How to deal with adult tantrums

Paul Lines By Paul Lines, 28th Oct 2010 | Follow this author | RSS Feed | Short URL
Posted in Wikinut>Health>Mind & Spirit>Mental Health

Tantrums are not solely the domain of children, but dealing with adult tantrums is not always easy

The problem of tantrums

There is a tendency for most people to believe that tantrums are the domain of children, but this is an inaccurate perception. Temper tantrums often continue into adult life, and few adults are immune from them to a lesser or greater degree. For example, how many times have each of us been so upset by something that has happened that we storm away in anger, slamming doors behind us, or at least felt the urge too do so? The real question is, if we are faced with an adult having a temper tantrum what is the best way to deal with this situation.

The art of dealing with adult tantrums will differ dependent upon whether one is experiencing it in a public environment, where the person having the tantrum is a stranger or not closely connected, or if the tantrum is occurring within a relationship.

Tantrums in public

Adult tantrums in public can be unpleasant and embarrassing for those who are witnessing it. For example, unfortunately retail employees are often subjected to the wrath of customers who may be upset about the quality or standard of a particular product. The same situation also often occurs in service industries such as travel. No doubt, we have all witnessed the angry traveller at the airport check-in, who is having a tantrum because a flight has been delayed or, despite the fact that it is the passenger who is late, the clerk cannot let them through for boarding.

In a public scene like this, dealing with an adult tantrum requires a lot of restraint and patience from the person being targeted, who often has no direct control over what has caused the incident. The art of diffusing a tantrum situation is for the person dealing with the customer to remain calm and try to reason with them. If it appears that his or her efforts to calm the customer are not succeeding, the next course of action is to call someone with more authority, such as a manager, who is possibly better trained in the art of anger management.

Employees in a customer facing position should not have to accept abuse from the customer under any circumstances, whether verbally or physically. If it appears that the tantrum might escalate to this position which could be dangerous for the employee the customer should politely be asked to leave or, if they refuse to obey this request, security or police should be called.

Tantrums in the family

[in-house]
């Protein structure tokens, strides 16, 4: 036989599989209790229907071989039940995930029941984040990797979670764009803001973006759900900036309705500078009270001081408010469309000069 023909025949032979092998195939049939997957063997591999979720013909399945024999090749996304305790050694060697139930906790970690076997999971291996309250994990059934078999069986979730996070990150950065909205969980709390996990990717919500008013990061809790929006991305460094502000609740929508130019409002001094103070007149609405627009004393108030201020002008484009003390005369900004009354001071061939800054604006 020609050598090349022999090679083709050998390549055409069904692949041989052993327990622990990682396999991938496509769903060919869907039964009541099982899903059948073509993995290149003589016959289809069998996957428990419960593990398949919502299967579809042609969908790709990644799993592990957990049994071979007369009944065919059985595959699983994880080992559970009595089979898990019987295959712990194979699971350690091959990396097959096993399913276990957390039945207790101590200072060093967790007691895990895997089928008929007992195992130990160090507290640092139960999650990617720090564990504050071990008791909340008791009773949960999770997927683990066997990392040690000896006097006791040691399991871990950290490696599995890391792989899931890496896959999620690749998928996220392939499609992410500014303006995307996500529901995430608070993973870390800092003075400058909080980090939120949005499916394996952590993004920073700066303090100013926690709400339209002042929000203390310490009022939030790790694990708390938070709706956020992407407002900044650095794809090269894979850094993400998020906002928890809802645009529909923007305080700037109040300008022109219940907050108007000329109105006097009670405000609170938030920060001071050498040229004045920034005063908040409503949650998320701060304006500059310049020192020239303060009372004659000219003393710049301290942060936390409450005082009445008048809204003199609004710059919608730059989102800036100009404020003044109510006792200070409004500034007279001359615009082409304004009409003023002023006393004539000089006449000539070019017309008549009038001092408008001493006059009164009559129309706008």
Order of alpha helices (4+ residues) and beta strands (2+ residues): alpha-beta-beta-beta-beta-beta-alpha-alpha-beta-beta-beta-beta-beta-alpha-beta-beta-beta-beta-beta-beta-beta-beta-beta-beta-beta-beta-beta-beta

Adult tantrums in a family or relationship environment are potentially more dangerous than those that occur in public, and must be dealt with in a manner that ensures there is no reoccurrence. Whilst there are bound to be moments of angry exchanges in even the most placid of relationships from time to time, when those moments of anger spill over into tantrums they can, if not diffused quickly, lead to domestic abuse.
As with all tantrums, it is best for the other partner to try to approach the situation calmly rather than react with equal anger, although this is often easier said than done.

Many times this can lead to a dissipation of the tantrum and a return to normality. As is the case with children, adult tantrums are often caused by the person's failure to get their own way, usually over something quite petty. Giving in to demands of this nature is never the best option as it could lead to an increase in tantrums in the future because the adult in question will come to learn that this is a way they can control you. The approach to take is first to try to reason with the person having the tantrum, without just giving in to his or her demands. If this does work, or the tantrum becomes worse and you fear it may lead to verbal or physical abuse, you should remove yourself from the environment until the person has calmed down.

If an adult around you, such as a partner or spouse, is prone to tantrums, it is important to discuss this with them in calmer periods. Especially if there is a fear that the tantrums could lead to abuse of some nature, it needs to be made quite clear that, unless they seek help in terms of their anger management, you will need to consider whether it is safe for you, and your children if you have them, to remain in the relationship. However much you love the person having a tantrum, physical abuse against you or the children can never be tolerated and the person who has the tantrum should be left in no doubt about this. If that person really loves you they will agree to get help. If not, then maybe you need to consider ending the relationship, both to protect yourself and your children from harm.

To summarise

The major problem with an adult tantrum is how to diffuse the situation. Similar to children's tantrums, unless calmed these tantrums can become almost uncontrollable. With an adult, this can have dangerous consequence, as is often reported in instances of attacks on shop staff and with domestic violence. If trying to calm the person having the tantrum has no effect, then one has to call in people in authority, such as senior management or security personnel. In the case of a domestic situation, the partner being the target of the tantrum, unless able to mollify their partner should remove him or herself from a potentially dangerous environment and not return until the adult in question has agreed to seek help for anger management.


Adulthood, Anger, Anger Management, Behaviors, Tantrums

Meet the author

author avatar Paul Lines
Having spent a large part of my working life as a business consultant, I am now a full time freelance writer offering content for on-line and print publishers, as well as focusing on creative writing

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